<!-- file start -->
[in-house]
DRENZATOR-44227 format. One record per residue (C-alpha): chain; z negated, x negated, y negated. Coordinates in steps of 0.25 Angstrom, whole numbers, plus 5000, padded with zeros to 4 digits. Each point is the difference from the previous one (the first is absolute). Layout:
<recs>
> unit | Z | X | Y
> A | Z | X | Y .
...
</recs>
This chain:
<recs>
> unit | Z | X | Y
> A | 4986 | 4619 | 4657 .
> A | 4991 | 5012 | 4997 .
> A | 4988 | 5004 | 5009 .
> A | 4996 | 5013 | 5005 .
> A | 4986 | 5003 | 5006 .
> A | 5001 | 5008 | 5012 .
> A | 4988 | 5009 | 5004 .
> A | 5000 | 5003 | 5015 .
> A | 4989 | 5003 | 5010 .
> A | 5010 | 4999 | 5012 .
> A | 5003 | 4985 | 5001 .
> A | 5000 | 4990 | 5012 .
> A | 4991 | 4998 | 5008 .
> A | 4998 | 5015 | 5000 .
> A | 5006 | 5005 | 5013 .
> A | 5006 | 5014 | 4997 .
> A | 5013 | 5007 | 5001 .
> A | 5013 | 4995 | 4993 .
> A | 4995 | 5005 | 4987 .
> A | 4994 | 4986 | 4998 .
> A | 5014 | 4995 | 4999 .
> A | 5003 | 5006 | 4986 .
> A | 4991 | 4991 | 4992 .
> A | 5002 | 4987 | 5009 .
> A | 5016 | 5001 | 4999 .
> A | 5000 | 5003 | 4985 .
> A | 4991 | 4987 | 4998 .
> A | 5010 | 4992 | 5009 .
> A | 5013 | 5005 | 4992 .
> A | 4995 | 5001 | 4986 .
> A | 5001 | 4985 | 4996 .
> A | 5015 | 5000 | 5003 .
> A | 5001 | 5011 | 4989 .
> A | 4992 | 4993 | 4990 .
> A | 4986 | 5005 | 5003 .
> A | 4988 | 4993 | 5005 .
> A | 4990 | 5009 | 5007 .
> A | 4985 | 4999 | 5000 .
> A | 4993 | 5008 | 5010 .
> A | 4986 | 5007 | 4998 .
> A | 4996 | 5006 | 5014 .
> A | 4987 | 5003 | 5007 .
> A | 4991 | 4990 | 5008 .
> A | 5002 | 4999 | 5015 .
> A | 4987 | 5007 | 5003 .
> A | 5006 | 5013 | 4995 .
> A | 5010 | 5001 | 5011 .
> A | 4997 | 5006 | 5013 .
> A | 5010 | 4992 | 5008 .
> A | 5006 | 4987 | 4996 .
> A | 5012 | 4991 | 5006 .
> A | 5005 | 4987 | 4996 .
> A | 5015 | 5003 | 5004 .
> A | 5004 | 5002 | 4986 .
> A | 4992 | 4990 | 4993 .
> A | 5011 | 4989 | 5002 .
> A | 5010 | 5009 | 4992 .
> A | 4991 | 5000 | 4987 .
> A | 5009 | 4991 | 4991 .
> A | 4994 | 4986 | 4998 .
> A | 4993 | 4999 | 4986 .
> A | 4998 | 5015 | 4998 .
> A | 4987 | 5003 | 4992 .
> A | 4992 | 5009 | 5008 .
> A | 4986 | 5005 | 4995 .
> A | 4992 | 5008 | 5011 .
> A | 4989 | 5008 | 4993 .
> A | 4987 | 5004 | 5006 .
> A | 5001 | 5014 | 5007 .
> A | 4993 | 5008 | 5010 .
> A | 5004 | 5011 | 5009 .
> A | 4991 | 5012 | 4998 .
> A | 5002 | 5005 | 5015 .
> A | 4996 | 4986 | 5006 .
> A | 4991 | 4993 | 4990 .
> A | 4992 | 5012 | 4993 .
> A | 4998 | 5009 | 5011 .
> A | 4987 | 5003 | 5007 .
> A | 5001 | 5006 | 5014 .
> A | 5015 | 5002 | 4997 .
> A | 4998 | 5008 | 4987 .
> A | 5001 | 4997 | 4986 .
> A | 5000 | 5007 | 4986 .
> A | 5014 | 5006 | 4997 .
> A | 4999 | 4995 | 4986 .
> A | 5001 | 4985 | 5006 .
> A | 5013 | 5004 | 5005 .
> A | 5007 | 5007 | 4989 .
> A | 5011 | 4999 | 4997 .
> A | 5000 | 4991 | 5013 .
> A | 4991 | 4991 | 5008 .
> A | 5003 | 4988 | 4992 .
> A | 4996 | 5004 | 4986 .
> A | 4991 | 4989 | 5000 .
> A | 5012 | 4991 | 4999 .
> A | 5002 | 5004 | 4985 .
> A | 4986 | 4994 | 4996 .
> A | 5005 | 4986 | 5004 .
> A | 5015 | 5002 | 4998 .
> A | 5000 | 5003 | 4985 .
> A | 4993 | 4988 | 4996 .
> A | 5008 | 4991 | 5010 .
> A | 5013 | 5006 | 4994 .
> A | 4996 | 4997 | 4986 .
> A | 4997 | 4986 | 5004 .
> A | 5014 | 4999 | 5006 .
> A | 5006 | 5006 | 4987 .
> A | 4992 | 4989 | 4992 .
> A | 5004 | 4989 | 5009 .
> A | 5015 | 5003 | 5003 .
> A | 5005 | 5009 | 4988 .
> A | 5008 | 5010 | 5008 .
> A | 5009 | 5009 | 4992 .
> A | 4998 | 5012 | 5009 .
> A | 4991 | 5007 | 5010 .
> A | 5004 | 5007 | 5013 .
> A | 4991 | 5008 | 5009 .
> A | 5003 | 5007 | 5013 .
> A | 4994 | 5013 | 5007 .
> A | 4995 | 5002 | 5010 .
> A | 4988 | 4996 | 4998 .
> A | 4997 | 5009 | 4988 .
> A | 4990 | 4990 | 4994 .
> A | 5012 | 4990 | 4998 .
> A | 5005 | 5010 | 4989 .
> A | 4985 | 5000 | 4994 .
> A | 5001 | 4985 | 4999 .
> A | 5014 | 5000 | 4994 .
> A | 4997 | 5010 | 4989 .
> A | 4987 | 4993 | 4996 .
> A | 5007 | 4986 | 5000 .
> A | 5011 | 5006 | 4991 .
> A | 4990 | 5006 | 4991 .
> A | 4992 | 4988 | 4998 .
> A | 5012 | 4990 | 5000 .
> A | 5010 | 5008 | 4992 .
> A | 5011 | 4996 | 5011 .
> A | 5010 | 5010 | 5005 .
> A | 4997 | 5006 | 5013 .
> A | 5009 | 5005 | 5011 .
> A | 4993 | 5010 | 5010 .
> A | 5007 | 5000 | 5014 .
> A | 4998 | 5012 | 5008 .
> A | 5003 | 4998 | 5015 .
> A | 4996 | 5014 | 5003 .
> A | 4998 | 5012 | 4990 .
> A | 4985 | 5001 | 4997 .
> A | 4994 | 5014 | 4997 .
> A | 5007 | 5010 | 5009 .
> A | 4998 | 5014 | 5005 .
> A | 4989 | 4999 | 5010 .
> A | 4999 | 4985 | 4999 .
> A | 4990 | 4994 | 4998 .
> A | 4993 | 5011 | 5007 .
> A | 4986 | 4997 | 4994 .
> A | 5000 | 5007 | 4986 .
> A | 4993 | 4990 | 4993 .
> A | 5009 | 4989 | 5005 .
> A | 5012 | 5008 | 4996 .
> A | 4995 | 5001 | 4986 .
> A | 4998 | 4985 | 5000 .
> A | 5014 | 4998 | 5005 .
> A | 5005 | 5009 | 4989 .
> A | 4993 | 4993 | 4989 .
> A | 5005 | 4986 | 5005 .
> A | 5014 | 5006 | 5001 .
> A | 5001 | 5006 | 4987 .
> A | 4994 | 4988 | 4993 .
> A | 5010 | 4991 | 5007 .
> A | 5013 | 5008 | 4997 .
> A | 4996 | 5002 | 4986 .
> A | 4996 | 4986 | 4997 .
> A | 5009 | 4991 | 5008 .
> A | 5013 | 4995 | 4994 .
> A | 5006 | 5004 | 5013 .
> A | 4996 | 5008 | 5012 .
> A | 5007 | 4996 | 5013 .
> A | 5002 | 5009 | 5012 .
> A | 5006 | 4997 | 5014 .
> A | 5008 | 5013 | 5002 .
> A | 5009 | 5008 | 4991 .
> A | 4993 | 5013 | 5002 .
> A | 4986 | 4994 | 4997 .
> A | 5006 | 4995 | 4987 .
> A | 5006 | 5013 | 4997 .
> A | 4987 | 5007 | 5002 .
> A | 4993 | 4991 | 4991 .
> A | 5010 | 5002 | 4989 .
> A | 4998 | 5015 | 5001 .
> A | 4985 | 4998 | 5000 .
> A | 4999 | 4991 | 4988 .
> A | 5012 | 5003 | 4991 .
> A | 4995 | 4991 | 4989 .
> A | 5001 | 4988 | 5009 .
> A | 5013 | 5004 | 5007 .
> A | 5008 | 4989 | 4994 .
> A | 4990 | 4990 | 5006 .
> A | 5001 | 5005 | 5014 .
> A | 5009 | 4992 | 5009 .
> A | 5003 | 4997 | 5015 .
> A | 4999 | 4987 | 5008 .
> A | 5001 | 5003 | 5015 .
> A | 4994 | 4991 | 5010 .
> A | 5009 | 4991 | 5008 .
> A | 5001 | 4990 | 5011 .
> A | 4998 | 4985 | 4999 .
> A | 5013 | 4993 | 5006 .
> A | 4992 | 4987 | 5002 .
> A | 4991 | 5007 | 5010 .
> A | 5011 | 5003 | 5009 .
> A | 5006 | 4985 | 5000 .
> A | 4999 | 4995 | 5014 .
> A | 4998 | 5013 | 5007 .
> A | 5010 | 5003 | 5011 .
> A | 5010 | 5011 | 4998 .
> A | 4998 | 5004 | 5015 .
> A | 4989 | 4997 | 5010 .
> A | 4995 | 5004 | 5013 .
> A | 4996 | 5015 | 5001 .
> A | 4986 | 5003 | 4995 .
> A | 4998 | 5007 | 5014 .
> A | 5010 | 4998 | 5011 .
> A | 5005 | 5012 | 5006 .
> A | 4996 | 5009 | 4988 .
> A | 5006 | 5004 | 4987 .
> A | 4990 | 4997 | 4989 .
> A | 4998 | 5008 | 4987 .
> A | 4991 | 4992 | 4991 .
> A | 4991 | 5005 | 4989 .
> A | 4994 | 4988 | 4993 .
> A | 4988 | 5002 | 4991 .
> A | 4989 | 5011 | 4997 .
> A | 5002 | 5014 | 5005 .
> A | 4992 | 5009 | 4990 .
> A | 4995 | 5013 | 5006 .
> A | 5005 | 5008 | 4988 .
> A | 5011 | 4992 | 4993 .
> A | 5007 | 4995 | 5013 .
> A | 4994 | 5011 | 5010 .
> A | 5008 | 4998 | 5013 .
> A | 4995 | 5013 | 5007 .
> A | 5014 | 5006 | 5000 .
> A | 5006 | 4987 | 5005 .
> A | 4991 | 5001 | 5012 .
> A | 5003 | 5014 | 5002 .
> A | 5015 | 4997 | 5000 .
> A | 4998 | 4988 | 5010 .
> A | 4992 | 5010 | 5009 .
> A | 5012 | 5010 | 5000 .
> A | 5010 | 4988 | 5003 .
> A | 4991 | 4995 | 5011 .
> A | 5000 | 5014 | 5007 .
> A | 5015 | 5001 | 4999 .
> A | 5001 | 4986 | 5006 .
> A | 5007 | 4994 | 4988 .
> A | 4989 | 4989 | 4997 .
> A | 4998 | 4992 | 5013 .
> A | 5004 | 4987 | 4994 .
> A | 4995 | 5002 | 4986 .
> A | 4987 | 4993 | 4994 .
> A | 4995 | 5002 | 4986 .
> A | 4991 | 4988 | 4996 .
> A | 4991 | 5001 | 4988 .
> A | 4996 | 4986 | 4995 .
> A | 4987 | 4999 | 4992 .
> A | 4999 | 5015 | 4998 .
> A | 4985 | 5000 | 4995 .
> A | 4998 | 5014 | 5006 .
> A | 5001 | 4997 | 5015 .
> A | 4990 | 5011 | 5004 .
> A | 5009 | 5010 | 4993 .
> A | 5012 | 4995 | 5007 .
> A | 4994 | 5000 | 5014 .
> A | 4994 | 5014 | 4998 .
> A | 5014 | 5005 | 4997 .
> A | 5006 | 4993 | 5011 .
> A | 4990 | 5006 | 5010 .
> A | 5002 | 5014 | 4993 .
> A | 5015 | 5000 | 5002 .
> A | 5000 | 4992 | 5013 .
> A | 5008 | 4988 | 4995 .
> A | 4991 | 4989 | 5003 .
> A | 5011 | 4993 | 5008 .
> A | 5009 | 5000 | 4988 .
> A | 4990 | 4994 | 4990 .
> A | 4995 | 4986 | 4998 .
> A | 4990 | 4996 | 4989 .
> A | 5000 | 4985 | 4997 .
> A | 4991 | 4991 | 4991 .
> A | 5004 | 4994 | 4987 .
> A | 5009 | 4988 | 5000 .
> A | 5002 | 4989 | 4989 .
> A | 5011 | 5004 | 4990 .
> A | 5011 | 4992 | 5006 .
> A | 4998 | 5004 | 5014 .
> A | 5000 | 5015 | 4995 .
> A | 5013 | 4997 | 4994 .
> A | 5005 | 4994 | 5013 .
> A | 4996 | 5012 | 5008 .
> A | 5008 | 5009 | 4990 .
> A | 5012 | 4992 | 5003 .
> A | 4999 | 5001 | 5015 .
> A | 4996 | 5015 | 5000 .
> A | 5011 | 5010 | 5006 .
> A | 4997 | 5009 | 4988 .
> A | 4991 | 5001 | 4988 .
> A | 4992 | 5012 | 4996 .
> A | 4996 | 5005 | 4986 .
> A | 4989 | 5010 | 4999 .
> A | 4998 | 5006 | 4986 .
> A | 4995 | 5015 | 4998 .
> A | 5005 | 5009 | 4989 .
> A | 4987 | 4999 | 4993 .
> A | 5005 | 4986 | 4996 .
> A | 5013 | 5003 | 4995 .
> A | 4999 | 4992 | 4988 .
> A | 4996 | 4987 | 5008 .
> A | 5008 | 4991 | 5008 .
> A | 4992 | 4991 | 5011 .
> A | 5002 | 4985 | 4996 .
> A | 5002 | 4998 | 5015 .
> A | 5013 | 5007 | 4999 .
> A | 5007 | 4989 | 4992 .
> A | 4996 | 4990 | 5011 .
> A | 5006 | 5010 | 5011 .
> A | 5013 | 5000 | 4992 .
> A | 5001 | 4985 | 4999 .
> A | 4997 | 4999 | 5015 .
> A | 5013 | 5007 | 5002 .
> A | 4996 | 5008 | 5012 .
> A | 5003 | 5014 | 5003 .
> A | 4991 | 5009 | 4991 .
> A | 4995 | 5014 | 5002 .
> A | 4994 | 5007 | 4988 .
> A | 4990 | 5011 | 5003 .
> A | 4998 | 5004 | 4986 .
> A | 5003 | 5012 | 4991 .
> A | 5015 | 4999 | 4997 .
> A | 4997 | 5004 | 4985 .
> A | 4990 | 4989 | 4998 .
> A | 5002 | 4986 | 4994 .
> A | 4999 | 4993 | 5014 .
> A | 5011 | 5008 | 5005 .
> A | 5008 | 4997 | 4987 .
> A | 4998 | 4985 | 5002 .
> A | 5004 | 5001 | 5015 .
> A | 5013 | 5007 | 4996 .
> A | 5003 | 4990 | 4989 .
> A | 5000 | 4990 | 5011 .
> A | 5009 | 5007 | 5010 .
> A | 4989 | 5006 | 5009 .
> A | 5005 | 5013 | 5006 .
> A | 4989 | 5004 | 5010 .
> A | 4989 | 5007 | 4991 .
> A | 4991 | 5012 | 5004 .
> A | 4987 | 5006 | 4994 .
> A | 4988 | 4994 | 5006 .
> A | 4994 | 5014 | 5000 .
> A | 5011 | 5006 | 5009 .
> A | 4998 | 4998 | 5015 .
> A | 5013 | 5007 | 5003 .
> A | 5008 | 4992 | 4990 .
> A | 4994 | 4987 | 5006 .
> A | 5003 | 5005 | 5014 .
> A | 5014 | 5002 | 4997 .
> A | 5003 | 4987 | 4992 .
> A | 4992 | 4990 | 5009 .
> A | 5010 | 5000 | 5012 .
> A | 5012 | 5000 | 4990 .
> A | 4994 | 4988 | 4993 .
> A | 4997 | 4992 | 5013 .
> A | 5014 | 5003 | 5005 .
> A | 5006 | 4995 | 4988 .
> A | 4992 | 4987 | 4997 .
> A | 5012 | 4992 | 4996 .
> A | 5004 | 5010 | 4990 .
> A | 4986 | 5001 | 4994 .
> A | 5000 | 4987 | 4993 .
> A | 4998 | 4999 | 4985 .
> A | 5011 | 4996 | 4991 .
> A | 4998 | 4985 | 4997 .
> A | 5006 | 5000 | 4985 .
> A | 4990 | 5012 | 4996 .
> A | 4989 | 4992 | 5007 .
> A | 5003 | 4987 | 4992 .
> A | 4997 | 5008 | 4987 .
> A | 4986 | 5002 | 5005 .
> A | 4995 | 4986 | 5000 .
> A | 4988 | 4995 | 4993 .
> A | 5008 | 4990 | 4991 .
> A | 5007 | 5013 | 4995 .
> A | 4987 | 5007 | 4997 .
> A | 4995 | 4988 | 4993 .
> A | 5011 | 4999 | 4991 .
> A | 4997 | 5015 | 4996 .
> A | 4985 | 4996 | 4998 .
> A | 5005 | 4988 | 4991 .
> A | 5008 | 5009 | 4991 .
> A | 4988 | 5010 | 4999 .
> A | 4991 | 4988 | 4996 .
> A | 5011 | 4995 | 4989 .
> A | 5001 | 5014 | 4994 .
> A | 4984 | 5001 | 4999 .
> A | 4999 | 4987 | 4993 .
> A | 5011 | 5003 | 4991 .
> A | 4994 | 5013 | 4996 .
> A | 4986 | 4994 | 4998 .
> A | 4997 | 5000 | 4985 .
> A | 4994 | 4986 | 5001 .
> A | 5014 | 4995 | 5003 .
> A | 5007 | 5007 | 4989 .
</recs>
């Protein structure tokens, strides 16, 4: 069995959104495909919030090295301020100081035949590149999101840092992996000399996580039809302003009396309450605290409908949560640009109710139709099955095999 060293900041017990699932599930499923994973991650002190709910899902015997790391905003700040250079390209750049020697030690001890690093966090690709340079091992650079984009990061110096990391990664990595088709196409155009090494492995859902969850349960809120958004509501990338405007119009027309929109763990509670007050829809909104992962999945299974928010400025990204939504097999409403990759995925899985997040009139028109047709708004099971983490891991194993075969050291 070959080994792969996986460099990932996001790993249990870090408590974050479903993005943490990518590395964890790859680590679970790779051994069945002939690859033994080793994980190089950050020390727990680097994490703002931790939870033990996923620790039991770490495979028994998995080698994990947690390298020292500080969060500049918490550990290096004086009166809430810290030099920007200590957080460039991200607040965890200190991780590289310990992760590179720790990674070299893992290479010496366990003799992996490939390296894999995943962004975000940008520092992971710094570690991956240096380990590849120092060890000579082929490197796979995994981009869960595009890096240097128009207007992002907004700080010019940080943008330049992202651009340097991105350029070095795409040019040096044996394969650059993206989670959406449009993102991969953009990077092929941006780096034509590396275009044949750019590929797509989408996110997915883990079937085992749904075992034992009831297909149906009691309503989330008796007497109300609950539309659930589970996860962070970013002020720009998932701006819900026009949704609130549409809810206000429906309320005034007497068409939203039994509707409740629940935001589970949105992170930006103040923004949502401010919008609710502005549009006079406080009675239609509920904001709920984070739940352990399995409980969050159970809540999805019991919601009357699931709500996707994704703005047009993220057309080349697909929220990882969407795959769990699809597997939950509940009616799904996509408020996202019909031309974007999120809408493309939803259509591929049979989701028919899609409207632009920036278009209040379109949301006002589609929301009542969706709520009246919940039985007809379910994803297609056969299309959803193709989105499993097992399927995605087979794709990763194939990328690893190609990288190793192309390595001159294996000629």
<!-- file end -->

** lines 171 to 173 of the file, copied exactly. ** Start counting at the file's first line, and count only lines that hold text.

> A | 4998 | 4985 | 5000 .
> A | 5014 | 4998 | 5005 .
> A | 5005 | 5009 | 4989 .